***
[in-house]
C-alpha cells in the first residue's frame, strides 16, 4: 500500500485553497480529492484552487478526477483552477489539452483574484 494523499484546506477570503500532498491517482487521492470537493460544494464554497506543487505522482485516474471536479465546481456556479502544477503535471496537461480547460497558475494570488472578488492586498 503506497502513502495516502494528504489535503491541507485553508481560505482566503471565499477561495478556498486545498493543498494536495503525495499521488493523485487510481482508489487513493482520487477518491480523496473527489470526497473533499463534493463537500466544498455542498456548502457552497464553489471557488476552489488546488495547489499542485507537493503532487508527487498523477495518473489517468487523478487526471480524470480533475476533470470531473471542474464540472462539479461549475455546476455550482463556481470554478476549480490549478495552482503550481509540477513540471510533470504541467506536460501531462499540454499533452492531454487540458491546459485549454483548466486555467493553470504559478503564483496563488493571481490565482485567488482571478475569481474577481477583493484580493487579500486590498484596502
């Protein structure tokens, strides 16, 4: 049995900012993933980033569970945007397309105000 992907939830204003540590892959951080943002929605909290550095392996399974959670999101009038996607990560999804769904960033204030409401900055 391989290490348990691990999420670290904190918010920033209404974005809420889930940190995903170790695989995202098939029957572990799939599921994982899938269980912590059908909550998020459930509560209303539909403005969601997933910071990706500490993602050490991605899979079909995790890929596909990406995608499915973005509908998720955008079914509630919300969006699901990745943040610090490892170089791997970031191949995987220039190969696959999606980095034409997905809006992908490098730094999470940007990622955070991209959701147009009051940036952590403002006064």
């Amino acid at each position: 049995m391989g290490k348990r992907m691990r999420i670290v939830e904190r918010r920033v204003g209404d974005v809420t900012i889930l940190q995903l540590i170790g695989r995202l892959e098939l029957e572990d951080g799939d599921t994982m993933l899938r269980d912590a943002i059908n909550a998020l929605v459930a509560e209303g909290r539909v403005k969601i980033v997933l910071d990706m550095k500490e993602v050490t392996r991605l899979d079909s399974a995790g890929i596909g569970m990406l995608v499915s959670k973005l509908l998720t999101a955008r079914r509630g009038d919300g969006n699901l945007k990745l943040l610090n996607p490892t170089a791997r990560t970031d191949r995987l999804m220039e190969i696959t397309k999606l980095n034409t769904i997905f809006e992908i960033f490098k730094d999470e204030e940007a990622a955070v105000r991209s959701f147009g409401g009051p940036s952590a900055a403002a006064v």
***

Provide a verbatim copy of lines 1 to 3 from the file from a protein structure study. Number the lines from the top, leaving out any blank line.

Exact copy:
[in-house]
C-alpha cells in the first residue's frame, strides 16, 4: 500500500485553497480529492484552487478526477483552477489539452483574484 494523499484546506477570503500532498491517482487521492470537493460544494464554497506543487505522482485516474471536479465546481456556479502544477503535471496537461480547460497558475494570488472578488492586498 503506497502513502495516502494528504489535503491541507485553508481560505482566503471565499477561495478556498486545498493543498494536495503525495499521488493523485487510481482508489487513493482520487477518491480523496473527489470526497473533499463534493463537500466544498455542498456548502457552497464553489471557488476552489488546488495547489499542485507537493503532487508527487498523477495518473489517468487523478487526471480524470480533475476533470470531473471542474464540472462539479461549475455546476455550482463556481470554478476549480490549478495552482503550481509540477513540471510533470504541467506536460501531462499540454499533452492531454487540458491546459485549454483548466486555467493553470504559478503564483496563488493571481490565482485567488482571478475569481474577481477583493484580493487579500486590498484596502
């Protein structure tokens, strides 16, 4: 049995900012993933980033569970945007397309105000 992907939830204003540590892959951080943002929605909290550095392996399974959670999101009038996607990560999804769904960033204030409401900055 391989290490348990691990999420670290904190918010920033209404974005809420889930940190995903170790695989995202098939029957572990799939599921994982899938269980912590059908909550998020459930509560209303539909403005969601997933910071990706500490993602050490991605899979079909995790890929596909990406995608499915973005509908998720955008079914509630919300969006699901990745943040610090490892170089791997970031191949995987220039190969696959999606980095034409997905809006992908490098730094999470940007990622955070991209959701147009009051940036952590403002006064």